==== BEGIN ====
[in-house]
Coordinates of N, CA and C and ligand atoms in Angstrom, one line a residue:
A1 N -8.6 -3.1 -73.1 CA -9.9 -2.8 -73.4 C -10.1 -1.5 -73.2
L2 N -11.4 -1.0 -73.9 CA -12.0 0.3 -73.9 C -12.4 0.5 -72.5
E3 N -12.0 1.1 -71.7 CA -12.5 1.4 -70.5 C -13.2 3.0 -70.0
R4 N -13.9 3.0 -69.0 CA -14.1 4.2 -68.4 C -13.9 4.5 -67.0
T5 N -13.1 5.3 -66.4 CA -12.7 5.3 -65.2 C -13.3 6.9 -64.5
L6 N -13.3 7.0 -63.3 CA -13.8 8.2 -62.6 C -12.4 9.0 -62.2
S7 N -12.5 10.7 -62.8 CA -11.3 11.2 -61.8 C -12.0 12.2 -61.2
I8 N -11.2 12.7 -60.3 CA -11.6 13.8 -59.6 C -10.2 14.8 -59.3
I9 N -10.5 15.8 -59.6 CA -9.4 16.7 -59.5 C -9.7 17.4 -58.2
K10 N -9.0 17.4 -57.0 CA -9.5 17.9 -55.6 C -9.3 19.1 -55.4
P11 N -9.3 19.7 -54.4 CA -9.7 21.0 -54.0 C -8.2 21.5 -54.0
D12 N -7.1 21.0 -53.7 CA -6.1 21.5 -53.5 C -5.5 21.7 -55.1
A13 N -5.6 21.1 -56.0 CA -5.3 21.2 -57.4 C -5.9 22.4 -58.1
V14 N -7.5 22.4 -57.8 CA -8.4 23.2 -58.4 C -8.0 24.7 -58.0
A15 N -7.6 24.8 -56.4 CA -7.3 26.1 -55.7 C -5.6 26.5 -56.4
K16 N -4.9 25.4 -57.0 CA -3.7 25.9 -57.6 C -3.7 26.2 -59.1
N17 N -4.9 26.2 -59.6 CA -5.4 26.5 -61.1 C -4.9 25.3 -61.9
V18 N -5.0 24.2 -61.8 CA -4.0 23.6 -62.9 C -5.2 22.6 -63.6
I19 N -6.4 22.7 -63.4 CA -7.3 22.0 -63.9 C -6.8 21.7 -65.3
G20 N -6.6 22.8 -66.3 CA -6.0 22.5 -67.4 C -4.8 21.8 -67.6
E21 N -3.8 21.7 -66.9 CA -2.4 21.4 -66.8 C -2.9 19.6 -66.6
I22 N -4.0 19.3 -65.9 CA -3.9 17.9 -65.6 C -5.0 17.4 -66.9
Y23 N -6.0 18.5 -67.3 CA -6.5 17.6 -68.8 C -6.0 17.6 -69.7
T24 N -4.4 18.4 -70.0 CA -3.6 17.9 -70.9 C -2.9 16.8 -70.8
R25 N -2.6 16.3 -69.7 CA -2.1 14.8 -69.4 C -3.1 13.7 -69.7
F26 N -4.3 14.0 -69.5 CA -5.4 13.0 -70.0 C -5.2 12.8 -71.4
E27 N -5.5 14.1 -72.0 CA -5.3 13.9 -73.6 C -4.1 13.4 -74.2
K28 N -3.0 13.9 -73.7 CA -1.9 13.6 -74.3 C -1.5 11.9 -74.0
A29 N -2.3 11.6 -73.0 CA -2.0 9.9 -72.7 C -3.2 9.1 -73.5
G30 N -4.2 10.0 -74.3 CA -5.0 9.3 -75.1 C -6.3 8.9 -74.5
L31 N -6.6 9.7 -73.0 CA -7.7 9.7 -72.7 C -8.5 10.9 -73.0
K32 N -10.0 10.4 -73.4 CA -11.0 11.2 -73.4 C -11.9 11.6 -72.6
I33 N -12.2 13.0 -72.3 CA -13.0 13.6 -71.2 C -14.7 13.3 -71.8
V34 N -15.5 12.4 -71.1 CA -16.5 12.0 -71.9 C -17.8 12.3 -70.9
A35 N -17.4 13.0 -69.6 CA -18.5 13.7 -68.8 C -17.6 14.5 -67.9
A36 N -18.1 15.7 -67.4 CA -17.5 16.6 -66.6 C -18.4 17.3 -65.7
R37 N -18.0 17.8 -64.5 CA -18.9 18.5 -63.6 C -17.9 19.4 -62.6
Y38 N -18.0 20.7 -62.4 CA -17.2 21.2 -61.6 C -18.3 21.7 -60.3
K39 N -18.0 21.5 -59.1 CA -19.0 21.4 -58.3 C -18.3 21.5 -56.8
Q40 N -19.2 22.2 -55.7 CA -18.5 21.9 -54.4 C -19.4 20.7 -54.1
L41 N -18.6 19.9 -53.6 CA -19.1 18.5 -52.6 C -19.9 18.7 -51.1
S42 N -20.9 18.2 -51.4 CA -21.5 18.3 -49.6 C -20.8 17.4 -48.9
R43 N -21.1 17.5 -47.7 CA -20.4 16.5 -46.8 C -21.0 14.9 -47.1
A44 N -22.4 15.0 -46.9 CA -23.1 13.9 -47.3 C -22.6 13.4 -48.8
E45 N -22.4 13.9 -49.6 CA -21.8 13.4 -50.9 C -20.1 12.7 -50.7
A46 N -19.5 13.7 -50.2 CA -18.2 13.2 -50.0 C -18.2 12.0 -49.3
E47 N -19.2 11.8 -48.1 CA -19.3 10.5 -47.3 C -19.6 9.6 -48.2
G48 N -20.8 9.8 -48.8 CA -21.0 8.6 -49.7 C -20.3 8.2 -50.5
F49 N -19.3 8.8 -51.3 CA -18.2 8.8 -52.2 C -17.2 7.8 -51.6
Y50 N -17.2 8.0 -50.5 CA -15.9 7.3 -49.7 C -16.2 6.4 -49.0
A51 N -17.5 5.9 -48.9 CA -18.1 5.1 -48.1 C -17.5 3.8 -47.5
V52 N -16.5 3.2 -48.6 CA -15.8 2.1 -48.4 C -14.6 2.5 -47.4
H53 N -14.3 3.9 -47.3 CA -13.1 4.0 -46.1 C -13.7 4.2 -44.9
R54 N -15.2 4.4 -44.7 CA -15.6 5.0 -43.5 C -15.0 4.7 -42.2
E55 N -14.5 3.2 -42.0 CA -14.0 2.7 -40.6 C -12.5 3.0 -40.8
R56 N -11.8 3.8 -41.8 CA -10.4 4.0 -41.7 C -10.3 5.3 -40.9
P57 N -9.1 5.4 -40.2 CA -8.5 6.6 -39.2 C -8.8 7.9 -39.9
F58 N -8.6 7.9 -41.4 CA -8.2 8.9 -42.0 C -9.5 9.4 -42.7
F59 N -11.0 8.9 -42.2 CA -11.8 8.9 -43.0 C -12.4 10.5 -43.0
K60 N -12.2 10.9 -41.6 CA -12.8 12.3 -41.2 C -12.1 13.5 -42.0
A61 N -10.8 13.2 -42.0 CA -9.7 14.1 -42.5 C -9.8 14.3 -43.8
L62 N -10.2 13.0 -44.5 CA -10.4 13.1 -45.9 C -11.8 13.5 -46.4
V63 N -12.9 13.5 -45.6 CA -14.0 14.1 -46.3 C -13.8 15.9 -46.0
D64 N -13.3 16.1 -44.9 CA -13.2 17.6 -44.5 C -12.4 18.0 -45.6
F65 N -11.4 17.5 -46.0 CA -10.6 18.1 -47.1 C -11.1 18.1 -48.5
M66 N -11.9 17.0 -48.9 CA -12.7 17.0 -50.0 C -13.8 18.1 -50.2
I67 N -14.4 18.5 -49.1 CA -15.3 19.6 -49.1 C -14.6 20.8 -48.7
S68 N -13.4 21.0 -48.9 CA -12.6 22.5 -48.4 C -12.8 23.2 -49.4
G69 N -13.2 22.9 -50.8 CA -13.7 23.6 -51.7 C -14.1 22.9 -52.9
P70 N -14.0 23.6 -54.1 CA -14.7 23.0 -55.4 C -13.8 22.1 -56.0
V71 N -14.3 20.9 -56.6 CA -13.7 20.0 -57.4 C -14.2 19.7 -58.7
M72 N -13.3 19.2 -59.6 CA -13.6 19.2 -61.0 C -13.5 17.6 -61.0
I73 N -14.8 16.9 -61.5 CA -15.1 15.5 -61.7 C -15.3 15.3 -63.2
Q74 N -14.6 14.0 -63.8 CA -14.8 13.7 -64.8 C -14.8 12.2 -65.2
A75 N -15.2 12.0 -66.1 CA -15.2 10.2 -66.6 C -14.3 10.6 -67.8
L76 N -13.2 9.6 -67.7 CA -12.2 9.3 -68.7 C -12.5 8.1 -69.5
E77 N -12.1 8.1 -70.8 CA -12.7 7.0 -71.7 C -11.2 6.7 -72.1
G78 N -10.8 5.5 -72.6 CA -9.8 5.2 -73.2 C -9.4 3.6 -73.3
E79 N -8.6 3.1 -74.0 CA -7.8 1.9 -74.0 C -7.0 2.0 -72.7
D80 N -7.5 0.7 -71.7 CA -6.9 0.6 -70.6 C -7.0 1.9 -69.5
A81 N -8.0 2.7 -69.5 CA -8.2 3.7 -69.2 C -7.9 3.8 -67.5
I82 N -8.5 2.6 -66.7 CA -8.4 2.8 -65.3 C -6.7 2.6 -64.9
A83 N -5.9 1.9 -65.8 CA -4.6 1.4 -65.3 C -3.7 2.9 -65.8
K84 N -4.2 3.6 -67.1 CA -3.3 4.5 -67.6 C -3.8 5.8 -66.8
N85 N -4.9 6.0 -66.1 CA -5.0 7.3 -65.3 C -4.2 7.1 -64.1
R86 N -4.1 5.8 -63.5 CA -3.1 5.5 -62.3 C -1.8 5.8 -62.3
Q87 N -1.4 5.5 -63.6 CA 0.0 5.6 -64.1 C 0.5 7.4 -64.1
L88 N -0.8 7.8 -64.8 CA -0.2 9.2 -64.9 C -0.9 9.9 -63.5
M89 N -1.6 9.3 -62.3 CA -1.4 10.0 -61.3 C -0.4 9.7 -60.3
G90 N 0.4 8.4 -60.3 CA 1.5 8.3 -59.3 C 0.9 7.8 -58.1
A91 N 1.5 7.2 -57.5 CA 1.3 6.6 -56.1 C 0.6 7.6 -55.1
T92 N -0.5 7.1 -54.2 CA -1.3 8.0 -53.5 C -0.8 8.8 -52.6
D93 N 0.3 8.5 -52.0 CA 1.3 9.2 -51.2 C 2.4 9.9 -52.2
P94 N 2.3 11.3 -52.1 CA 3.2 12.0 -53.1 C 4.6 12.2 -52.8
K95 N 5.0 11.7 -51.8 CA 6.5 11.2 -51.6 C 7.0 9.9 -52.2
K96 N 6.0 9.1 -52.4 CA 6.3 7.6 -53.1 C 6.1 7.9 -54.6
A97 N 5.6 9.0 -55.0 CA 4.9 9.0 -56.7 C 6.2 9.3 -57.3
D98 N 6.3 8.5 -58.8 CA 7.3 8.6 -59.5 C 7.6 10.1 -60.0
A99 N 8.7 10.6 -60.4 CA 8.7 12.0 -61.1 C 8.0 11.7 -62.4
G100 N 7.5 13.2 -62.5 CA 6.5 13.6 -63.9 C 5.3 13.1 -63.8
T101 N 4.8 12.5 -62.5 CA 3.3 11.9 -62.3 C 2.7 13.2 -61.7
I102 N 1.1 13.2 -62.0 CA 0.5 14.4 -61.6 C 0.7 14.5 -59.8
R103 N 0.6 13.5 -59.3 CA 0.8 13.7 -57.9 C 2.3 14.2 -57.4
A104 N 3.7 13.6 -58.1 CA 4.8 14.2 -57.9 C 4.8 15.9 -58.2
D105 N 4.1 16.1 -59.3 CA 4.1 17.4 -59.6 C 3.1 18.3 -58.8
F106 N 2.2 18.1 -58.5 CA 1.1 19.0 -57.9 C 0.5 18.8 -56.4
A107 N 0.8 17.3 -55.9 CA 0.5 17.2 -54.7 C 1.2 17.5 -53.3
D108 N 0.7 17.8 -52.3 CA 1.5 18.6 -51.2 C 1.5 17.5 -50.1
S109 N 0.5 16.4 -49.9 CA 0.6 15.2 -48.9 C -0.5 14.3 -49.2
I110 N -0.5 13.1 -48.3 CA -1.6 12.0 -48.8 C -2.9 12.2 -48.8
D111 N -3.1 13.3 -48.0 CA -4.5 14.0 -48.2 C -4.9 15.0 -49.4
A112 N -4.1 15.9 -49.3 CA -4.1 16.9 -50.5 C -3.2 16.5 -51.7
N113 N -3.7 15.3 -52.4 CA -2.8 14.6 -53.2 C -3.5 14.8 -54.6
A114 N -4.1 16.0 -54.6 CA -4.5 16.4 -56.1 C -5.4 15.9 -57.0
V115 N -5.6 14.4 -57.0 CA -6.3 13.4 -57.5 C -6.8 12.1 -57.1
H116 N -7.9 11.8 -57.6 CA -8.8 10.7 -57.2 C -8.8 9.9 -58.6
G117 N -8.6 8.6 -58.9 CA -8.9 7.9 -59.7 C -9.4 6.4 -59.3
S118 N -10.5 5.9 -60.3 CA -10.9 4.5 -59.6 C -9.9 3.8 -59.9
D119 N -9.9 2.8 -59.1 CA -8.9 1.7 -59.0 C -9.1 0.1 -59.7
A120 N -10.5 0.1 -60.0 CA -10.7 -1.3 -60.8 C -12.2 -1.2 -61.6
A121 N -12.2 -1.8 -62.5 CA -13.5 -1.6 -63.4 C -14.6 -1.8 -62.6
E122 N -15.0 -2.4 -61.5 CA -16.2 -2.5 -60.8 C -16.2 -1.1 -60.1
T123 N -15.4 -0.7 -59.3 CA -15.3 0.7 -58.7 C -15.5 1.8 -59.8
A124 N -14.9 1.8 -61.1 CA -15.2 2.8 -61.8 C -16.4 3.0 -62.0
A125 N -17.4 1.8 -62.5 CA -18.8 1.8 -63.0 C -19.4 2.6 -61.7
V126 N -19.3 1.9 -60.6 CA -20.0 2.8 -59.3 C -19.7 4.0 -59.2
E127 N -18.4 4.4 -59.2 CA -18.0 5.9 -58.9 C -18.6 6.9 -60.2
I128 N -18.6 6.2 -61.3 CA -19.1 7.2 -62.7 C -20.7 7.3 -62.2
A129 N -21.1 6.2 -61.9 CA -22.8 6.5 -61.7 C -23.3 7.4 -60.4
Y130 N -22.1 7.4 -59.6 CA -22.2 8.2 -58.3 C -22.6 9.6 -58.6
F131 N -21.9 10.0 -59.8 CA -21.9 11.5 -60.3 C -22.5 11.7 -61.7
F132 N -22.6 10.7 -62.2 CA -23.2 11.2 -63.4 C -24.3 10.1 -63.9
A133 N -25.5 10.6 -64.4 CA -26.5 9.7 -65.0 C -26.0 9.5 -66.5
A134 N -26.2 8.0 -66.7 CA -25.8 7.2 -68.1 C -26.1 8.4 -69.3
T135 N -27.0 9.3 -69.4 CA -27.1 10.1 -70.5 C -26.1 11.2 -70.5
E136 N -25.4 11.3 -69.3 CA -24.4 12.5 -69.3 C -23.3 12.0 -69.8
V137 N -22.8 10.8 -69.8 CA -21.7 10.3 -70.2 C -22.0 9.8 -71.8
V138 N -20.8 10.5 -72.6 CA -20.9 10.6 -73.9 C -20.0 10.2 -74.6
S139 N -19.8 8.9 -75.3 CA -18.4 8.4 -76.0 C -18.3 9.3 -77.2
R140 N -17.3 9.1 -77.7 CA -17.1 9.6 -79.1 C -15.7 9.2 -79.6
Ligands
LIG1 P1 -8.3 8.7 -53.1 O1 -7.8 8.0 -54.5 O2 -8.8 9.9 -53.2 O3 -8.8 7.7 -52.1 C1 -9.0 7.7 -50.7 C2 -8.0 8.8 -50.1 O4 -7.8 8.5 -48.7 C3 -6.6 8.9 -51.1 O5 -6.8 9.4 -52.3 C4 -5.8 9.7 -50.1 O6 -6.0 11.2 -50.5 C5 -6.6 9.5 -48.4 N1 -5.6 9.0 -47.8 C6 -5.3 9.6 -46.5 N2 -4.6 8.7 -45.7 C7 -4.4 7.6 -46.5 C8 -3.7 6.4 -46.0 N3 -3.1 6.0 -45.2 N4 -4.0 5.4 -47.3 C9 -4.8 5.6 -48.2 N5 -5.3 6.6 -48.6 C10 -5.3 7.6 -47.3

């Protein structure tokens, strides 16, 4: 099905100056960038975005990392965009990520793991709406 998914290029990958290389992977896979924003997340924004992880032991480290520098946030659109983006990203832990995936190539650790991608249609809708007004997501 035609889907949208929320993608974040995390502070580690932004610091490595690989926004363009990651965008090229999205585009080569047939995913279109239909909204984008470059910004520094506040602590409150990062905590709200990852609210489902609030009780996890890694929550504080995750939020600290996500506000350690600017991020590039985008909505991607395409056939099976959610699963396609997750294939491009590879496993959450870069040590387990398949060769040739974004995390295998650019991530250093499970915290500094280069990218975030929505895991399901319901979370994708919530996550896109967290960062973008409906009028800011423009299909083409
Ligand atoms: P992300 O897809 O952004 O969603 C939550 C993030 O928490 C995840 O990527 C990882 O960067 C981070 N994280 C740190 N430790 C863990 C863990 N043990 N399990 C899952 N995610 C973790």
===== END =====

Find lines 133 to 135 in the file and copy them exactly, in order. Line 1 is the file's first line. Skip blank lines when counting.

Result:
F131 N -21.9 10.0 -59.8 CA -21.9 11.5 -60.3 C -22.5 11.7 -61.7
F132 N -22.6 10.7 -62.2 CA -23.2 11.2 -63.4 C -24.3 10.1 -63.9
A133 N -25.5 10.6 -64.4 CA -26.5 9.7 -65.0 C -26.0 9.5 -66.5